4. Not by choice Still happy with Joplin - will post some additional insights in the coming weeks - and also my final decision whether I moved across or not, which at this point is not yet a given. I have given up on Notion though, since I found it sort of hard to make friends with the block based approach. I blame it on the simplicity of my brain
  5. "YOUR" single dev? Now, now, tsk tsk, let's not resort to that type of dialogue But seriously, you bring up an excellent point of course. I seem to recall that this is almost the single most asked question in this very forum... "what if Evernote goes belly up?" And as a regular, you also know the answer that is INVARIABLY given (and I paraphrase) "that is a non issue, because the data is portable". With Joplin, your data is equally exportable. Even then, I could choose not to move away and continue with the current version. The app is mine and even if the developer packs it in, no one will uninstall it from my computer. It just wouldn't be updated - unless (worst case) I fork the Github project and learn the ins and outs myself. Best case, someone who is a skilled programmer would pick up the pieces and further develop the product. The data is mine. Again, the developer disappearing won't make my notes vanish. They're still there - offline on my PC, offline on my Android AND online in Dropbox (encrypted). The only guarantee we DON'T have is further updates from that developer who won the lottery, but then again, we don't have the guarantee that Evernote will continue to develop either. If I were to be facetious, I could bring up the fact that Evernote has seemingly been stagnant for years (I still hate the editor), almost the opposite of innovation. Still, it's arguments like these that make folk think and decide what is best for them. As you may recall, it's the very reason that I instantly dismissed Zoho because my notes are NOT portable, nor offline. So thank you for bringing it up and forcing me to think
  6. When we got married first thing I did was kicked my husband out of the kitchen, so that is a non issue here All jokes aside, that is why I included the missing features that I personally am not interested in, but obviously for others such a thing would be a dealbreaker. To me, the biggest potential dealbreaker could be the missing visual clues (thumbnails, PDF preview). Still, my money is on that single Joplin dev adding the feature before Evernote adds any of the missing ones! 😁 Here is where Evernote is definitely the prettier one. Joplin: vs Evernote:
  7. Hahaha well to come back to what you said yesterday, about running shoes and lions at your heels, sometimes a little kitten can be dangerous too. I'm still toying with Joplin, and with a risk of sounding repetitive and boring, I find it absolutely incredible that one person has managed to create such a sound product. In terms of development time and resources the product should truly be just a kitten (or even mouse), yet it offers almost everything Evernote has. In random order: Notebooks and sub-notebooks (unlimited nesting with Joplin) Tags Desktop and mobile apps (Joplin offers Linux + terminal in addition to Windows/Mac) Device syncing (Joplin is self hosted in either Dropbox, OneDrive, NextCloud, WebDAV, etc) Web clipping Note importing Note history (basically unlimited revisions with Joplin) Attachments Note sorting Notifications/reminders Checklists Note searching Note exporting Rock solid performance Then Joplin adds some features that Evernote does NOT have: Markdown as well as html source formatting End to end encryption External note editor Free and open source, no paywall A forum and bug tracker platform, both in which the developer actively participates Of course there are a few things missing (and some of these I miss rather a lot): Note merging Import from folder Visual representation of note list (thumbnails) Inline PDF OCR of PDF, handwriting and scans (plus search) Trash can For completeness' sake, Evernote has these features which I personally have no interest in but are missing in Joplin (or so I believe): Emailing to note Sharing/collaborating Web client Document scanning Fully hosted by the company, no need to provide own cloud server AI content suggestions (I personally hate that, but...) Finally, though in awe with what he accomplished, it also scares me a little that it is a one person project. At least Evernote has a huge team and when one employee leaves, no one will notice. If the one Joplin dev falls away, the project stops dead turkey. Yes, I know someone can fork the source and continue to develop/support, but there are no guarantees that this will actually happen. And so ends 2019... with lots to contemplate and decide in the coming year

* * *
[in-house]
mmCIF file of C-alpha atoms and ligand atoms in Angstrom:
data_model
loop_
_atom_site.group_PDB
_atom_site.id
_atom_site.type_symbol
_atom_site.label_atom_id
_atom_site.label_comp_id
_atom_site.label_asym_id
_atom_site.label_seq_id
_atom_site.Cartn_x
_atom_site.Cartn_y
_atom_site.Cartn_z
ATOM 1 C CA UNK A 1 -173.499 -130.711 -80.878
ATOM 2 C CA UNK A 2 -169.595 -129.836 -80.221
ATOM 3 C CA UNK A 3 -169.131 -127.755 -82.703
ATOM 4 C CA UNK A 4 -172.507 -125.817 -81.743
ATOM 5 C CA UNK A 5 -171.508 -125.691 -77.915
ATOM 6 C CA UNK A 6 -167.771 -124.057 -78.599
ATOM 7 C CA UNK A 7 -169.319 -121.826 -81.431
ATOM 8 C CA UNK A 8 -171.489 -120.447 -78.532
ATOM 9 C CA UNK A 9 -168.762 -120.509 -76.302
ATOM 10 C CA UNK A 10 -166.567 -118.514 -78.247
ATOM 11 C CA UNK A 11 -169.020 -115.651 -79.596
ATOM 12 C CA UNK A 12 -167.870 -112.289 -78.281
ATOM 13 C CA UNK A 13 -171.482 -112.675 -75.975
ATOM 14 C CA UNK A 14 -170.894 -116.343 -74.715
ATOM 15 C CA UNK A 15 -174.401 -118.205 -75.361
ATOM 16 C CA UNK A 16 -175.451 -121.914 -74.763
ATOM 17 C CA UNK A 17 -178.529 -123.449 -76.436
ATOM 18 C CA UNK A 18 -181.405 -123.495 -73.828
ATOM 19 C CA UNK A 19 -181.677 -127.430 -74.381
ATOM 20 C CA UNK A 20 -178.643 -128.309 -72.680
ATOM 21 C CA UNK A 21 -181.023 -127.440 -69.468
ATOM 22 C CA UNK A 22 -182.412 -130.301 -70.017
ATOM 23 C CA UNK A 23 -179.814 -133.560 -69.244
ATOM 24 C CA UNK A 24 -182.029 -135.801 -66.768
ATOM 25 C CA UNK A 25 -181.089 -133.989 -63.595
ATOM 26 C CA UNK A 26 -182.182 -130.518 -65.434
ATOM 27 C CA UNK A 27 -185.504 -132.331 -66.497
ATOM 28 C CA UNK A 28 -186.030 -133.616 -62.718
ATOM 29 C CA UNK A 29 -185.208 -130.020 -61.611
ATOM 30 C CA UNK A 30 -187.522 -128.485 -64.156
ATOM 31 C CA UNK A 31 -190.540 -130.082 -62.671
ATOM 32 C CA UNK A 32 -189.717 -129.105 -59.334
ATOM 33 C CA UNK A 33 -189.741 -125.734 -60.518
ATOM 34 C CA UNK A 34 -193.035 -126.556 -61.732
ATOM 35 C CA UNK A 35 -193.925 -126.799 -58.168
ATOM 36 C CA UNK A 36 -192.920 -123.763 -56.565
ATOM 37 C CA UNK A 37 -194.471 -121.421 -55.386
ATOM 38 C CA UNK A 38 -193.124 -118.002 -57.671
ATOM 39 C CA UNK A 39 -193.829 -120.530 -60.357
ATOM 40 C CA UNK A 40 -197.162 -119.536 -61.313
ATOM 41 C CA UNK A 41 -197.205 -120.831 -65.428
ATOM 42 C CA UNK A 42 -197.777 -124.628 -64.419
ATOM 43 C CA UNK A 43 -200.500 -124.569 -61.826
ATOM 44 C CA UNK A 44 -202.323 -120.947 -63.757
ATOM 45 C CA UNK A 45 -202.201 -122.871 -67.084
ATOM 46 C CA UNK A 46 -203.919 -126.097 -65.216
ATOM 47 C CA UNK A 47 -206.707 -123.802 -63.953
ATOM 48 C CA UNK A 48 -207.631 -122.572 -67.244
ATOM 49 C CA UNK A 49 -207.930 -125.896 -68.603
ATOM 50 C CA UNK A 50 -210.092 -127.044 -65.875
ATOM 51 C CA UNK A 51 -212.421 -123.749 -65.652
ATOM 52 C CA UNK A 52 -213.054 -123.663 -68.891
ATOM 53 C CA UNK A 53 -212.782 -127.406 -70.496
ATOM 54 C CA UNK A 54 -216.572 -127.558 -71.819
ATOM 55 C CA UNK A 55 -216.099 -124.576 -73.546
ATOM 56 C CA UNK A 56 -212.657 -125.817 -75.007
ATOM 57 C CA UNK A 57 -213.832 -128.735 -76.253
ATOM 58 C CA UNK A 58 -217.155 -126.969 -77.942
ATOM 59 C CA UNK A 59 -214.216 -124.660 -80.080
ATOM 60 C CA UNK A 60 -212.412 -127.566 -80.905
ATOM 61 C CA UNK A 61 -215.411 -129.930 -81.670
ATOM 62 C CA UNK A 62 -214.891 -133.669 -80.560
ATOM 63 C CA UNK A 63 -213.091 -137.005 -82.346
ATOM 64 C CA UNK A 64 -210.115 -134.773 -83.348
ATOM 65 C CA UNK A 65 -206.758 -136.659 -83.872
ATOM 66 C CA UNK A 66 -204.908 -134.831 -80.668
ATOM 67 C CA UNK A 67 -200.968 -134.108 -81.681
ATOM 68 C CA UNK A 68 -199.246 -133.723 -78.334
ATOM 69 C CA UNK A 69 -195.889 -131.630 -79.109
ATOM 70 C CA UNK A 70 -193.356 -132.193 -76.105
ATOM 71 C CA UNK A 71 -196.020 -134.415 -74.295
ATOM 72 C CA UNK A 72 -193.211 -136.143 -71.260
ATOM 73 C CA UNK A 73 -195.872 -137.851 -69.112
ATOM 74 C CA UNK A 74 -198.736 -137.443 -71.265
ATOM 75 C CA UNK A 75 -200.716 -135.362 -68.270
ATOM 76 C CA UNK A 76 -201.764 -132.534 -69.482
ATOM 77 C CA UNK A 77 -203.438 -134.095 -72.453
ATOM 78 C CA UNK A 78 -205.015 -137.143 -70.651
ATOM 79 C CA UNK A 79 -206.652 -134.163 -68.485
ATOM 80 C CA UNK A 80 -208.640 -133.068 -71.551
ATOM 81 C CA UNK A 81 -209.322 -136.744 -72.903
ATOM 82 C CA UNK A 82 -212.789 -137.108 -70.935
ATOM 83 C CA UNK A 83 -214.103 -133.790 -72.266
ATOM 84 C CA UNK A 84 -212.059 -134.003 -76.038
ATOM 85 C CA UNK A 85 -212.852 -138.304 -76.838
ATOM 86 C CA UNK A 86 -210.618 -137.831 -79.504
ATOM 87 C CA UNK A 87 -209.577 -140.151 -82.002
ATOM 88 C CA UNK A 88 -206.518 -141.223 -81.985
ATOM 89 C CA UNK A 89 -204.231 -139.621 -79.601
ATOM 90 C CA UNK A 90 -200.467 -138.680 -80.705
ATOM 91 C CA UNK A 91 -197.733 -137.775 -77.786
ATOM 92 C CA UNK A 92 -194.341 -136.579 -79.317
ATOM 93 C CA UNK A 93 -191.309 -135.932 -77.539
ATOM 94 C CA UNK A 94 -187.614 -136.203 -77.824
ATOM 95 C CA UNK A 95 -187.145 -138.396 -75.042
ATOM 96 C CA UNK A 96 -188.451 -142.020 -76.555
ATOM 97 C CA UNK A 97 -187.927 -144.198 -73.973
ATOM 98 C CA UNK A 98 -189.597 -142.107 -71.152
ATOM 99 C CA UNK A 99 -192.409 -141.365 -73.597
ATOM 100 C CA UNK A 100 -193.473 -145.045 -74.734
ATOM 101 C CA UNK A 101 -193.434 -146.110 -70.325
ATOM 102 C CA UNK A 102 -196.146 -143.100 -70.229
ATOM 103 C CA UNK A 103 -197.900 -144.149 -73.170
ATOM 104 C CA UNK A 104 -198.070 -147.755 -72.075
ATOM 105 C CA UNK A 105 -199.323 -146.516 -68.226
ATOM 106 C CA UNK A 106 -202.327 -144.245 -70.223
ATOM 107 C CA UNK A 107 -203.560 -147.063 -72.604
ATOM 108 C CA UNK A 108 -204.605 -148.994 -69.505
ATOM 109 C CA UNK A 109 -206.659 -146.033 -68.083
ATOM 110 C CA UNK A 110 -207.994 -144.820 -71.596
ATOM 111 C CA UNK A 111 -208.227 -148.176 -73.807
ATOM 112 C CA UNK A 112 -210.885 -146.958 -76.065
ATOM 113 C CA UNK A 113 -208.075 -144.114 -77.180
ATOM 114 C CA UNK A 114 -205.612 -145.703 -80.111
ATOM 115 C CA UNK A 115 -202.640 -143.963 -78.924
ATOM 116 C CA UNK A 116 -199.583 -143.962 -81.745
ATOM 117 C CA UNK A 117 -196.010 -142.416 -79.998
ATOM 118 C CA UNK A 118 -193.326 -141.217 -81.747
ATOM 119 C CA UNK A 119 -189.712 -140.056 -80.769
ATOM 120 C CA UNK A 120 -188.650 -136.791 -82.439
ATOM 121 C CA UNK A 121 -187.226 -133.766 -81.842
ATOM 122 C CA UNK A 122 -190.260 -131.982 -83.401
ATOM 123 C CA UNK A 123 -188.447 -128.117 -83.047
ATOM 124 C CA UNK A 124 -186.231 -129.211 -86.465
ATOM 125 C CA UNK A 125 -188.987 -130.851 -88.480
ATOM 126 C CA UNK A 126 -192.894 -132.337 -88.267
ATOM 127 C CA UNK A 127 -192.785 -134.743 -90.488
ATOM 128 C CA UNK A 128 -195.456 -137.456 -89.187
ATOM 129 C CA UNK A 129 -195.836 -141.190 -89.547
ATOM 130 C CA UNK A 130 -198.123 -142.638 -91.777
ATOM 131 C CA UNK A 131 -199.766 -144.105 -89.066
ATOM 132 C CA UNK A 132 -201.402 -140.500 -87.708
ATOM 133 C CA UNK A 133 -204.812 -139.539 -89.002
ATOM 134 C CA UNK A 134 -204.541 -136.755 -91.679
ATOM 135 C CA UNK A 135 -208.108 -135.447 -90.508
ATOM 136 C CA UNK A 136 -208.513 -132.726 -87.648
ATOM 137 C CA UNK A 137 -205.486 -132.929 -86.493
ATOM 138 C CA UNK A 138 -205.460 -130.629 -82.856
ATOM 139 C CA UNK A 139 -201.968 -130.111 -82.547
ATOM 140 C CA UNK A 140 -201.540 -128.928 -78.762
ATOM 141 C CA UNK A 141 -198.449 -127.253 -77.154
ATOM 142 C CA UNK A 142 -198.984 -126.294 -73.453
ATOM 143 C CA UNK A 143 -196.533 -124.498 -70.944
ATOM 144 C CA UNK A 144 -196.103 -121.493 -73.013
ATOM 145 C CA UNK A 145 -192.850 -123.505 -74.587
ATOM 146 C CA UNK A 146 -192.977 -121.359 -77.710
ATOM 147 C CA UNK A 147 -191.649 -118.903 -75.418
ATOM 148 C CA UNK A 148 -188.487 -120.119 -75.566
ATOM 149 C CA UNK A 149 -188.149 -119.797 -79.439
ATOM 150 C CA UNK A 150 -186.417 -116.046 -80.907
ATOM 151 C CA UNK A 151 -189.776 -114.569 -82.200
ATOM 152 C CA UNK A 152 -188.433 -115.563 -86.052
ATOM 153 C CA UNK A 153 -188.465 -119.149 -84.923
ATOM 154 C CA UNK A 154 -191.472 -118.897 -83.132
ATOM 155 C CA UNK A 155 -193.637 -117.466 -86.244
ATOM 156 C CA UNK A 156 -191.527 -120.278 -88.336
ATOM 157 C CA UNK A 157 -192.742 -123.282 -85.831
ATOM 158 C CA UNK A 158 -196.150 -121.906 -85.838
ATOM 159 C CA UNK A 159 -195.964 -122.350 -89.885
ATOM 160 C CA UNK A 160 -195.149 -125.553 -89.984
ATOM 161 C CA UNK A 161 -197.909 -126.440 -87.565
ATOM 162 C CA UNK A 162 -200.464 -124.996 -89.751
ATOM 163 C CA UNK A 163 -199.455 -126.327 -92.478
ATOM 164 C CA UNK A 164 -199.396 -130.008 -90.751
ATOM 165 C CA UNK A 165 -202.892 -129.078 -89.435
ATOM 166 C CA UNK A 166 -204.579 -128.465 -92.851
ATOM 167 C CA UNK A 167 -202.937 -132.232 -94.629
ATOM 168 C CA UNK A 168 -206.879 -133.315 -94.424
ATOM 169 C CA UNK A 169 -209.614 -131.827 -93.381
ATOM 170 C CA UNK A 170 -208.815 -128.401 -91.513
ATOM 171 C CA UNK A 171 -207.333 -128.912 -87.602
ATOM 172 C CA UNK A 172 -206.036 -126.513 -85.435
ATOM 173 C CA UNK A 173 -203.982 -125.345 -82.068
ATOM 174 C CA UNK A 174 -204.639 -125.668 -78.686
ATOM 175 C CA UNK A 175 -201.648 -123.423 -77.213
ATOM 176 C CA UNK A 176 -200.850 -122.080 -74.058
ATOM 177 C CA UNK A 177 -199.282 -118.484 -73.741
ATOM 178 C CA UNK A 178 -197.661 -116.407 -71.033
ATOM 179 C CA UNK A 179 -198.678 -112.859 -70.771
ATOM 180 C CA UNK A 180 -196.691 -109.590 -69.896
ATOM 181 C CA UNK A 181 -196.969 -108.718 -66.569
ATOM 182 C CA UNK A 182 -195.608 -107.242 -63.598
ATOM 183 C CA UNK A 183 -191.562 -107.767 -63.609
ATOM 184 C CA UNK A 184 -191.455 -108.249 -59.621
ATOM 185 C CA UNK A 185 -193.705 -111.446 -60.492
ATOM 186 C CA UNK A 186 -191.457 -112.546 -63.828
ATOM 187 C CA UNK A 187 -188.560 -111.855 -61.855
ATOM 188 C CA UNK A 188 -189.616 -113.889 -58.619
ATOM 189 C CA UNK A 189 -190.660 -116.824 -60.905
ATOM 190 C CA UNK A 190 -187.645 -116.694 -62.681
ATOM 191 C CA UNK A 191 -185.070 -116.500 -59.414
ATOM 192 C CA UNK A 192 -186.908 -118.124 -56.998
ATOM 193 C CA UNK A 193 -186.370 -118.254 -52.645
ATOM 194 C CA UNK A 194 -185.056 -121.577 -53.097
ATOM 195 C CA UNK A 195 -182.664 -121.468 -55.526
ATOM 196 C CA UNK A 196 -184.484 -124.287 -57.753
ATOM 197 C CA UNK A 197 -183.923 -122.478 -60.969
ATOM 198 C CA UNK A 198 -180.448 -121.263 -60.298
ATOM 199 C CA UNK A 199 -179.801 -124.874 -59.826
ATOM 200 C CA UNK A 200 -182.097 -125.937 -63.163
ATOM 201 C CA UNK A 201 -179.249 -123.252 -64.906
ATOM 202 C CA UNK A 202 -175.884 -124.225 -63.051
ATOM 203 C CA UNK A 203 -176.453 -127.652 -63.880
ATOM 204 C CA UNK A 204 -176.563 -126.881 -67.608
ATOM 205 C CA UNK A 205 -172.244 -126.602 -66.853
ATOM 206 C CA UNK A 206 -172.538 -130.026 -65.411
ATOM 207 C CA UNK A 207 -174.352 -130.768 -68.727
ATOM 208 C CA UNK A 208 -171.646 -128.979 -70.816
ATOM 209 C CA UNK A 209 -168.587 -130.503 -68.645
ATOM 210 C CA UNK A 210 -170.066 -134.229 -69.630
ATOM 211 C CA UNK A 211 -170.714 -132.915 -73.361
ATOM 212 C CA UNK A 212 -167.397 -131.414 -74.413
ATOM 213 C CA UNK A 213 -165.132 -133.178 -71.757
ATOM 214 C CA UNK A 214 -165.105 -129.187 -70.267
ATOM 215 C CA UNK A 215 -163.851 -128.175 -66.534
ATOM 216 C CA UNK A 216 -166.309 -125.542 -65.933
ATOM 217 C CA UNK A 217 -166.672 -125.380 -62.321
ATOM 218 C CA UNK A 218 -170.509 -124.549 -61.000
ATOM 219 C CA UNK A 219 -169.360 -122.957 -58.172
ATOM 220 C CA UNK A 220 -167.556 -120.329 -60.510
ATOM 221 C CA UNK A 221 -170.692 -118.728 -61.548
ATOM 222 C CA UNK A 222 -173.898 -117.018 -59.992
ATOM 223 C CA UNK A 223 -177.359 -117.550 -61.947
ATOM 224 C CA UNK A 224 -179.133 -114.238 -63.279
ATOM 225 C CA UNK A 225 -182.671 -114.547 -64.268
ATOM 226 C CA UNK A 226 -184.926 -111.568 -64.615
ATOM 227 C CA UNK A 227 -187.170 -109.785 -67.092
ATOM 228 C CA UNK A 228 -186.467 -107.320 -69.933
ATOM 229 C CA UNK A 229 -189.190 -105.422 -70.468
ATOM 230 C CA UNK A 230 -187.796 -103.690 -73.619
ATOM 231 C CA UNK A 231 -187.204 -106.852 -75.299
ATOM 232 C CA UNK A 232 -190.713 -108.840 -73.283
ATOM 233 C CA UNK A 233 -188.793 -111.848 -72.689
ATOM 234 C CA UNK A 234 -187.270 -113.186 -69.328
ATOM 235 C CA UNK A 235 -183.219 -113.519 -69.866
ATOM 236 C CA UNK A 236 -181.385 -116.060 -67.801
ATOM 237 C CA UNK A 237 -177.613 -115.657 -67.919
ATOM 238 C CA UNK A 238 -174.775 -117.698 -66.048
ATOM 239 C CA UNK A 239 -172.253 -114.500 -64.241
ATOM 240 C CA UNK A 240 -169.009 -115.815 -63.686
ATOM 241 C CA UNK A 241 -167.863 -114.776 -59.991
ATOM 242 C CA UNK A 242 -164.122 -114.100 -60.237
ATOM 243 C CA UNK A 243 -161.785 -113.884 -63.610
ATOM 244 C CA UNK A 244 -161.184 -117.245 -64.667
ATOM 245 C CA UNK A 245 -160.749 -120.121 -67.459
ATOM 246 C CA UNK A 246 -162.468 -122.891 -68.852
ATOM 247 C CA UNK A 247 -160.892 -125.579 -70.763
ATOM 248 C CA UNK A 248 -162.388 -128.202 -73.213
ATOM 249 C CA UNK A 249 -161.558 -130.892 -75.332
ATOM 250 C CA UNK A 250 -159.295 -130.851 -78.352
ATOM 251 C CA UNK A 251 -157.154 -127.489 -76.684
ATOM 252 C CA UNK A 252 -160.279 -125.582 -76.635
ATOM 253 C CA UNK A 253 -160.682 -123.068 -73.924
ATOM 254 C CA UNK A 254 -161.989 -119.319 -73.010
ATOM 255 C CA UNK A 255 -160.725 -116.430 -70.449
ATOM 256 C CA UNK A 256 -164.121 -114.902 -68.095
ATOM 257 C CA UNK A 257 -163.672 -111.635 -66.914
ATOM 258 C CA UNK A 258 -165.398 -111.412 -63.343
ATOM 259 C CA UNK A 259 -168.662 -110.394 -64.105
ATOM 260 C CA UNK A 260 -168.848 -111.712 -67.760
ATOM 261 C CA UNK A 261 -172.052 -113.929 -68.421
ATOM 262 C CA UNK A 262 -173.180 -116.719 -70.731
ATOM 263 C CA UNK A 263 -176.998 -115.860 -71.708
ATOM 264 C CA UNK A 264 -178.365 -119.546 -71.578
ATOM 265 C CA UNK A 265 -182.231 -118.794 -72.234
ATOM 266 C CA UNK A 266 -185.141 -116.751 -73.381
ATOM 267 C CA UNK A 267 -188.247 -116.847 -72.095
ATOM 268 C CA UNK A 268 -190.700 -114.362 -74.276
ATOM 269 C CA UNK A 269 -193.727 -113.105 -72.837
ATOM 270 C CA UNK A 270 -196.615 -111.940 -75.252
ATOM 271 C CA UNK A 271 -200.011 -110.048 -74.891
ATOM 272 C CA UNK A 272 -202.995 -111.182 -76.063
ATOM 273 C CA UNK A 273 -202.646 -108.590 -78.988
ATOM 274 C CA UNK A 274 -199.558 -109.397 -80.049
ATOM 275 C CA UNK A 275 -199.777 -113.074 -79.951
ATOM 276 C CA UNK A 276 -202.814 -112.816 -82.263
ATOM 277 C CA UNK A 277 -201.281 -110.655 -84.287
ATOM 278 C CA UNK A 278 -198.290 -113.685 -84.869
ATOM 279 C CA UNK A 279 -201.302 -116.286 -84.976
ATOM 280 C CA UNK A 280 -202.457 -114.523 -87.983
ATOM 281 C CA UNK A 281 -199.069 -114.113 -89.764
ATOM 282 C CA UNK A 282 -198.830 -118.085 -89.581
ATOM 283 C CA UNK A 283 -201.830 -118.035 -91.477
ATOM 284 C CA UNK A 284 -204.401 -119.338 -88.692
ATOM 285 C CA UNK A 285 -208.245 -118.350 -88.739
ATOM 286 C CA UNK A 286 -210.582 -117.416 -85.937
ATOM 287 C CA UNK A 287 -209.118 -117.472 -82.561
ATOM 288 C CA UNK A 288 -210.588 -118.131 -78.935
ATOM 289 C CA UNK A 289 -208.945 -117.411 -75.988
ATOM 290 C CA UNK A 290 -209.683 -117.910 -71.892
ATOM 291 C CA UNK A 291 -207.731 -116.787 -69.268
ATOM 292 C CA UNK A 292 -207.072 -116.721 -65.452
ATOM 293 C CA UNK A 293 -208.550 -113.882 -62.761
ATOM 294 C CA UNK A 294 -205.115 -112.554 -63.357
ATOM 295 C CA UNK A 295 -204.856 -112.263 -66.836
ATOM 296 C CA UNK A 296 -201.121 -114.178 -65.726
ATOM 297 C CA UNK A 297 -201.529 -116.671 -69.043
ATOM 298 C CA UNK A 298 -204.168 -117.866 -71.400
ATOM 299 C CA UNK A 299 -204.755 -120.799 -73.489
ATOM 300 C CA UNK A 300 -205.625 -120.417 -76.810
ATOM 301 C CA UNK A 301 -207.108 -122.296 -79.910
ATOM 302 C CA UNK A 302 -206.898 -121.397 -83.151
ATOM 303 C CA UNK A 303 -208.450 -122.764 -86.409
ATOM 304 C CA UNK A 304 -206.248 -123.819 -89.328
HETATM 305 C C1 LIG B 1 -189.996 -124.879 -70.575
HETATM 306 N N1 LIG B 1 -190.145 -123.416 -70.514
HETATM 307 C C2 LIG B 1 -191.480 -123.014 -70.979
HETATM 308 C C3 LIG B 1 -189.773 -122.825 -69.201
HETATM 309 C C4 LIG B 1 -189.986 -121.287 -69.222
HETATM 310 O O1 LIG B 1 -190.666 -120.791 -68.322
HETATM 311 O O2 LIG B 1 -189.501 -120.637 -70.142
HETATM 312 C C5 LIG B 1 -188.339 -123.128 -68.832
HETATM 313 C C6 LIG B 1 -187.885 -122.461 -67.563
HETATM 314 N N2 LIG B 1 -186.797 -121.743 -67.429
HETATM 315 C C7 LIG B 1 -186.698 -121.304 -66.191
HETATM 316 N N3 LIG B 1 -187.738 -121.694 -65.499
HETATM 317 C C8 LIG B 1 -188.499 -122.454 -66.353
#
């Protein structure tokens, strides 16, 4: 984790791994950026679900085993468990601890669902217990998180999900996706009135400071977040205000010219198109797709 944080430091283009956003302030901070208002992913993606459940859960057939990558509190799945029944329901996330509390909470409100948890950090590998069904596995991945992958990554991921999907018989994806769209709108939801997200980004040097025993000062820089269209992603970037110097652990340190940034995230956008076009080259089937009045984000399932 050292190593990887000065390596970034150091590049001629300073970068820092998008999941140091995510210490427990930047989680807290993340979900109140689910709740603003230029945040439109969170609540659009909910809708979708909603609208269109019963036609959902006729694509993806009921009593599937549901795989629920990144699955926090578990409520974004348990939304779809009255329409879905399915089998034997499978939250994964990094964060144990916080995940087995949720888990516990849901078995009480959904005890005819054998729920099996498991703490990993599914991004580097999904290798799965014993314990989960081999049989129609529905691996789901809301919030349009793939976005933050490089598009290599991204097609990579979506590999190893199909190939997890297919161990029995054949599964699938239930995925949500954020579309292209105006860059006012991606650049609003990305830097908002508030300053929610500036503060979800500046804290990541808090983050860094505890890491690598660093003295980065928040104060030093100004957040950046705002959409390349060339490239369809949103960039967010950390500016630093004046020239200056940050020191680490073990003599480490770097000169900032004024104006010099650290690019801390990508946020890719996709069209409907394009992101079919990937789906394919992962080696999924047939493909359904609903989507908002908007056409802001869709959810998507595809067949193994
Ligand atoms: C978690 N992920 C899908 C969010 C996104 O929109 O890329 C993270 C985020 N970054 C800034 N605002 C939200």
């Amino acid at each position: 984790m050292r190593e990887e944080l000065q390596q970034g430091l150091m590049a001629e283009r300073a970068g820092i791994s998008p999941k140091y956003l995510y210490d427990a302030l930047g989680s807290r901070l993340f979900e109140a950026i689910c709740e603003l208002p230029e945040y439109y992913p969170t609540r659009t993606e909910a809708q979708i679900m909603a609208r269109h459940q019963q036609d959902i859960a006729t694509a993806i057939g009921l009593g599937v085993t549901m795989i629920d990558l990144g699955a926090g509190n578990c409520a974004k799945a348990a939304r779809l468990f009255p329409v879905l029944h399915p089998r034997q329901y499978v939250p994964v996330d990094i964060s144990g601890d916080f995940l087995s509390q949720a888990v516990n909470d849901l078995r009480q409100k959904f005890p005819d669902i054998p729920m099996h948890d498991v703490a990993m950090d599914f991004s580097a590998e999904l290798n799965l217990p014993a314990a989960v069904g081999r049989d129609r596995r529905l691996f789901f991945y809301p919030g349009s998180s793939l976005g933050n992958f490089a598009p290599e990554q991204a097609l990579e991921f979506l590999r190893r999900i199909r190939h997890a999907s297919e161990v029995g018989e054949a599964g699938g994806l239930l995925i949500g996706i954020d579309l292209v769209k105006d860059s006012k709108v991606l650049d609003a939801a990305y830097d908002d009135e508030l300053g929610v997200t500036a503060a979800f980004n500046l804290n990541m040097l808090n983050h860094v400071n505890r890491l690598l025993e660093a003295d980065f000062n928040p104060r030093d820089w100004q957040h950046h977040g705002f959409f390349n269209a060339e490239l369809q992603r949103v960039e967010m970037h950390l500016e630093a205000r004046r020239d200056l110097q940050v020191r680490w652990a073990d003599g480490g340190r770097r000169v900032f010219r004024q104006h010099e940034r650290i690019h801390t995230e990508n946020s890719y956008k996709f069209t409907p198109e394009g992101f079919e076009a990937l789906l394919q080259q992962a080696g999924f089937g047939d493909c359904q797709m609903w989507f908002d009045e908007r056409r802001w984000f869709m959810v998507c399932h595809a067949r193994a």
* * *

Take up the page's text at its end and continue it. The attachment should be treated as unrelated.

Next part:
8. In my own defence, I did not create the thread to point out to the world that Evernote has done me wrong. And the reason why I respectfully requested for the thread (MY thread, not this entire monstrosity) not to erupt in arguments was because I respect the fact that others may have a different viewpoint and all should be openly discussable (is that a word?) It just so happens that some necromancer moderator merged the thread with one entirely different one (and almost six years old at that) just because it had a similar sounding title. I guess that when people with more than 17,000 posts are automatically given those type of privileges, common sense rules no longer necessarily prevail. I have never participated in a forum before where resurrecting ancient dead threads wasn't frowned upon, let alone enforced. I cannot be held responsible for things people said before me in a thread I knew nothing about. That said, agree with you on almost every count